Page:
Experimental studies on the dispersal of plants and animals on sheep in calcareous grasslands.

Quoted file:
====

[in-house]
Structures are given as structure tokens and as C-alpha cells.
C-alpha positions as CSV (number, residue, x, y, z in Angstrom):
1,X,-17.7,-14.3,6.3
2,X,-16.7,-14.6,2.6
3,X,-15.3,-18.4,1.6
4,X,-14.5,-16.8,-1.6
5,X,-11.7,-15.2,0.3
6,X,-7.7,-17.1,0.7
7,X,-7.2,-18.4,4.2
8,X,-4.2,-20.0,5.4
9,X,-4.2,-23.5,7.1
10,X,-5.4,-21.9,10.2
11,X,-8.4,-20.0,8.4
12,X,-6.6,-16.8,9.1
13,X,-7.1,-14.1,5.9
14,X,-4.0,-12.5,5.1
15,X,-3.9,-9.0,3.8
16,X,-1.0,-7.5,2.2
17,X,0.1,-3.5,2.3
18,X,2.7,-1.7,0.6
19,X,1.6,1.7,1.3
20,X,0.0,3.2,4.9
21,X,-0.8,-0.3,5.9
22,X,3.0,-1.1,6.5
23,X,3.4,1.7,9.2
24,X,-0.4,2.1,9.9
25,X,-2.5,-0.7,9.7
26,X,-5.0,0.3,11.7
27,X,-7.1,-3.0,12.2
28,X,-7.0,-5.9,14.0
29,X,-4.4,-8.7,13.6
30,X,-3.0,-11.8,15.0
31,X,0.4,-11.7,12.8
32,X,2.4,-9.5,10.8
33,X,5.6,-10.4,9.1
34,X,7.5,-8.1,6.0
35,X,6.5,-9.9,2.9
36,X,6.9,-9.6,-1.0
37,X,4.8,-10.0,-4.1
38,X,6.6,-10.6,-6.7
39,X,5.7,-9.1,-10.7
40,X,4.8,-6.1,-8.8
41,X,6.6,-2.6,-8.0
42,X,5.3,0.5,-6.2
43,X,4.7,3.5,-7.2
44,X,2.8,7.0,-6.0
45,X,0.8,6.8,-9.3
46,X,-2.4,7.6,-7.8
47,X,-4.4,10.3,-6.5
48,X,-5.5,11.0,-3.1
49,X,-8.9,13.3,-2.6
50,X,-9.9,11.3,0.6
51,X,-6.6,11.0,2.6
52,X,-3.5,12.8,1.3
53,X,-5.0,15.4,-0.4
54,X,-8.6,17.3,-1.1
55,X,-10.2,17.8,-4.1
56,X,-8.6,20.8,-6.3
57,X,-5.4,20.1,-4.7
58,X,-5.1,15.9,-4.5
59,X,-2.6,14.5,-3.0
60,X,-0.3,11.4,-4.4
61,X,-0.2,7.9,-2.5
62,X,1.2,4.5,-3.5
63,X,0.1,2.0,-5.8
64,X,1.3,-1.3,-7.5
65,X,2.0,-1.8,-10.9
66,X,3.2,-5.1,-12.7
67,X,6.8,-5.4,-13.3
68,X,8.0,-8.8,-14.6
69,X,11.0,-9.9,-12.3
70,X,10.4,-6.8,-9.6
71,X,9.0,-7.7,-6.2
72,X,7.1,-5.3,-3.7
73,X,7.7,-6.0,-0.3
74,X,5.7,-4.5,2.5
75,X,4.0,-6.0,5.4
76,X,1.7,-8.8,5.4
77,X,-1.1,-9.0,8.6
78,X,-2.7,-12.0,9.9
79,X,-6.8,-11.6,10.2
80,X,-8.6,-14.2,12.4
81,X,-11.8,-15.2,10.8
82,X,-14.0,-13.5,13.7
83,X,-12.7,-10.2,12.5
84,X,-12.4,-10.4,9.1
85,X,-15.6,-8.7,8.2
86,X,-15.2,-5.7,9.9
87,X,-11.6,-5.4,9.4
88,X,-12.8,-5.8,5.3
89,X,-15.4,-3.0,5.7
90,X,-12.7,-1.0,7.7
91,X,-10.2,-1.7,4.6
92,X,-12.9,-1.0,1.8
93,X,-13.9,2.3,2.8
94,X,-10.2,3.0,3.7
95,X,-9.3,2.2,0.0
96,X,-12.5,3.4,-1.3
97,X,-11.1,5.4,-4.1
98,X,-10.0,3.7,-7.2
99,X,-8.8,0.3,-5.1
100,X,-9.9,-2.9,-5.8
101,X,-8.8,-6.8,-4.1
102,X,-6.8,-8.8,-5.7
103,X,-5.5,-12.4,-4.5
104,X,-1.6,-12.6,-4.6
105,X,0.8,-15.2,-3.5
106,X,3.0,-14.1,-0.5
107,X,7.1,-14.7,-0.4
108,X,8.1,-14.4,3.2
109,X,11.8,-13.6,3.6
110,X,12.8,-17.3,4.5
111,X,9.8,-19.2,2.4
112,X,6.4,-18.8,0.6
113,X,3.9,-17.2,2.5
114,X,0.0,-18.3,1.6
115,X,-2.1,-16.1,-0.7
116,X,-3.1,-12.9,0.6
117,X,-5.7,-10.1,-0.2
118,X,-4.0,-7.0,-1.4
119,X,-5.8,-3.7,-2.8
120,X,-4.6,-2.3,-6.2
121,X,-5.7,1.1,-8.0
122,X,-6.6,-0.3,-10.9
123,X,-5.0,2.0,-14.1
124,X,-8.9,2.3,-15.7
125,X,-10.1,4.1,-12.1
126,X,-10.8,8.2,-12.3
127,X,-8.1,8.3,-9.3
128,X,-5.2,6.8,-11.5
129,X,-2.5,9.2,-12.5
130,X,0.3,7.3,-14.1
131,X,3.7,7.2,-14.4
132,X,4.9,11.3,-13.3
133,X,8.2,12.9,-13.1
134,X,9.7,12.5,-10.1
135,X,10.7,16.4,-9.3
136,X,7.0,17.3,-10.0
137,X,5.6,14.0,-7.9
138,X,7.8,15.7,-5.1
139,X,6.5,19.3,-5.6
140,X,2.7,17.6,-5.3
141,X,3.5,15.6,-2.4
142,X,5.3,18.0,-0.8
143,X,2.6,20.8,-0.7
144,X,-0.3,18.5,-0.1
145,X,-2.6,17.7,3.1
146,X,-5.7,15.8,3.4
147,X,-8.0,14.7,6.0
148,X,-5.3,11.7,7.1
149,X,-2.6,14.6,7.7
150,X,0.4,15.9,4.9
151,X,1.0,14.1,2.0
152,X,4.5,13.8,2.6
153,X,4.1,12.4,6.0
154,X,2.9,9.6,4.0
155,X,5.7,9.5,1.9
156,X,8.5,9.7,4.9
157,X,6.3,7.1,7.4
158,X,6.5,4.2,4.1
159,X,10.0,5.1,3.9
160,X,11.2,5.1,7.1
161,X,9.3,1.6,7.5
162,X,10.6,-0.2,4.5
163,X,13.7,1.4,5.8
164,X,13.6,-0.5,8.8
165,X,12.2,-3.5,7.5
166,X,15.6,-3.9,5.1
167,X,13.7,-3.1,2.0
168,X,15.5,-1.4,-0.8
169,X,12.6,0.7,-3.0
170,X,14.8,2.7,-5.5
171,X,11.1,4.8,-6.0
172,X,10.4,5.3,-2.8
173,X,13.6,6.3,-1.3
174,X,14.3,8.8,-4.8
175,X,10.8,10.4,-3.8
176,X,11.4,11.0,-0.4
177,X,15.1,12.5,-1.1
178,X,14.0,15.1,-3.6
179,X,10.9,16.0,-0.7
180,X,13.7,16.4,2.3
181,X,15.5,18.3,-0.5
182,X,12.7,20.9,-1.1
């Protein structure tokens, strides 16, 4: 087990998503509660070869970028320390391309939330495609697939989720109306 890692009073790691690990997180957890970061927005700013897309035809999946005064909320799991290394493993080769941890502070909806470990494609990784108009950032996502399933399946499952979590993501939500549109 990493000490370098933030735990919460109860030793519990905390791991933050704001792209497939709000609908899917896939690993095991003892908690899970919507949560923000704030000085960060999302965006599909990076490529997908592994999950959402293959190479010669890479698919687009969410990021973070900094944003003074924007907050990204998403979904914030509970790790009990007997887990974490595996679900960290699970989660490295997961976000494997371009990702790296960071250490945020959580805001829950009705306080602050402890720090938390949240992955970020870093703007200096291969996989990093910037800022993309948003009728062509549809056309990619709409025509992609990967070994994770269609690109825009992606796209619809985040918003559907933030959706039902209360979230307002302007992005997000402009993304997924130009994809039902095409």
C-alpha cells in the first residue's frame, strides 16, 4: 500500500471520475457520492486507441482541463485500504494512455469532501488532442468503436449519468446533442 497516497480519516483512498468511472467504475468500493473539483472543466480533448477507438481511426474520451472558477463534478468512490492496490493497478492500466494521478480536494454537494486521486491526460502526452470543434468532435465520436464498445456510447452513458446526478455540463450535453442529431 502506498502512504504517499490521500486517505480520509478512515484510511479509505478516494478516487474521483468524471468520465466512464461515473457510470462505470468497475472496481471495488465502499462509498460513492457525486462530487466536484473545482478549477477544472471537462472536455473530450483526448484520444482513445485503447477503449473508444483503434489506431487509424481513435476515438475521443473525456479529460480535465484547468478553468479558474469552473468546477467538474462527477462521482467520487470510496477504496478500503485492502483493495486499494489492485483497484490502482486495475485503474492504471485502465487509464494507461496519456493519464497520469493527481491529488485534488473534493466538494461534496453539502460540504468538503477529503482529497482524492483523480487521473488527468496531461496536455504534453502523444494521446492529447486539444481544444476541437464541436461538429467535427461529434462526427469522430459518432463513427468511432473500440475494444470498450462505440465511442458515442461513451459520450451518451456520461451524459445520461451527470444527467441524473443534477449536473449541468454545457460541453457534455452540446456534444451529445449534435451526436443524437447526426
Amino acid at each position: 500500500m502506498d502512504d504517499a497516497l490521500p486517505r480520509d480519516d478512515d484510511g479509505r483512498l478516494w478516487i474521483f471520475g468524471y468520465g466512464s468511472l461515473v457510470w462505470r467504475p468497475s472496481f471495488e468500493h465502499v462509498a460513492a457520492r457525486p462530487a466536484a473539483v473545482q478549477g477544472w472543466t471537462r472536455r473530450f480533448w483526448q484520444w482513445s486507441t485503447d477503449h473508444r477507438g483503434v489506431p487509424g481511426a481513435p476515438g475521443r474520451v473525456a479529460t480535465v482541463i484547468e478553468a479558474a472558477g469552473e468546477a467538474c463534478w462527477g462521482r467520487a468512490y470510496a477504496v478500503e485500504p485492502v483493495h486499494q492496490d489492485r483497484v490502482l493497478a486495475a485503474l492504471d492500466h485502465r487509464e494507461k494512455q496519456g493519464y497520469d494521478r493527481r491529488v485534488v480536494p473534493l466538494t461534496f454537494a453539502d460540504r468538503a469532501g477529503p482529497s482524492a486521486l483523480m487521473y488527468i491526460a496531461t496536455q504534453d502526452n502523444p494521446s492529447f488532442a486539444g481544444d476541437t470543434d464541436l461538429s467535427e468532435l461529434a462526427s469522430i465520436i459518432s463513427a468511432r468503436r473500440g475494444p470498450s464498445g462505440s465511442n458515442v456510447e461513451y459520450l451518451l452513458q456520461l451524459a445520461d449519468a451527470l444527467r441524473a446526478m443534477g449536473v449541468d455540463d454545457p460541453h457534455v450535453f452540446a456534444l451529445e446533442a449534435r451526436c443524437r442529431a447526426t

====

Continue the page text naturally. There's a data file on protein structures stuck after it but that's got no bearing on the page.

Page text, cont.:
In June to September 1993 a transhumant flock of sheep on the Schwäbische Alb was examined with respect to which plants and animals are transported on and in the wool of sheep within calcareous grasslands. Several factors possibly influencing the attachment and detachment of diaspores on fleeces were studied, as well as the distribution of diaspores on the various body-parts of a sheep. The effects of different modes of sheep locomotion on dispersal were examined with the help of a sheep dummy. In order to assess the retention time of diaspores and animals on sheep, some experiments with marked diaspores and animals were carried out on two tamed sheep. In 16 intensive examinations of the fleece of a single sheep, over 8500 diaspores of 85 vascular plants species were found. The highest numbers of diaspores were attached at the breast and neck of the sheep. Height of diaspore presentation, surface structure of diaspores and sheep locomotion were found to be the decisive factors for the reception and transport of diaspores in the wool. In addition, plant frequency and the length of the disseminating period are of importance. Marked diaspores with both adhesive and smooth surfaces remained on the sheepskin for up to seven months, and can consequently be dispersed over the entire roaming area of the sheep. Amongst the animals transported by sheep, only grasshoppers (13 species) were observed frequently on the flock of sheep. The period of time marked grasshoppers stayed on sheep ranged from 1 to 69 min, with an average of 14 min. During this period sheep can cover distances of over 100 m when grazing and well over 500 m when roaming. It is suggested that the importance of the dispersal of diaspores, and especially animals, by animals has so far been largely underestimated. This is mostly due to the methods previously used to examine dispersal mechanisms. Conservation management of rare and endangered species should consider the importance of sheep for maintaining the species richness of calcareous grasslands. It is likely that transhumant sheep farming is irreplaceable in the restoration of grasslands threatened by fallow and woody successional stages. Moreover, traditional shepherding facilitates the exchange of individuals of both plants and animals between isolated patches. That is, sheep are able to maintain dynamic processes even in a greatly fragmented landscape; this is probably essential to long-term population viability of many species.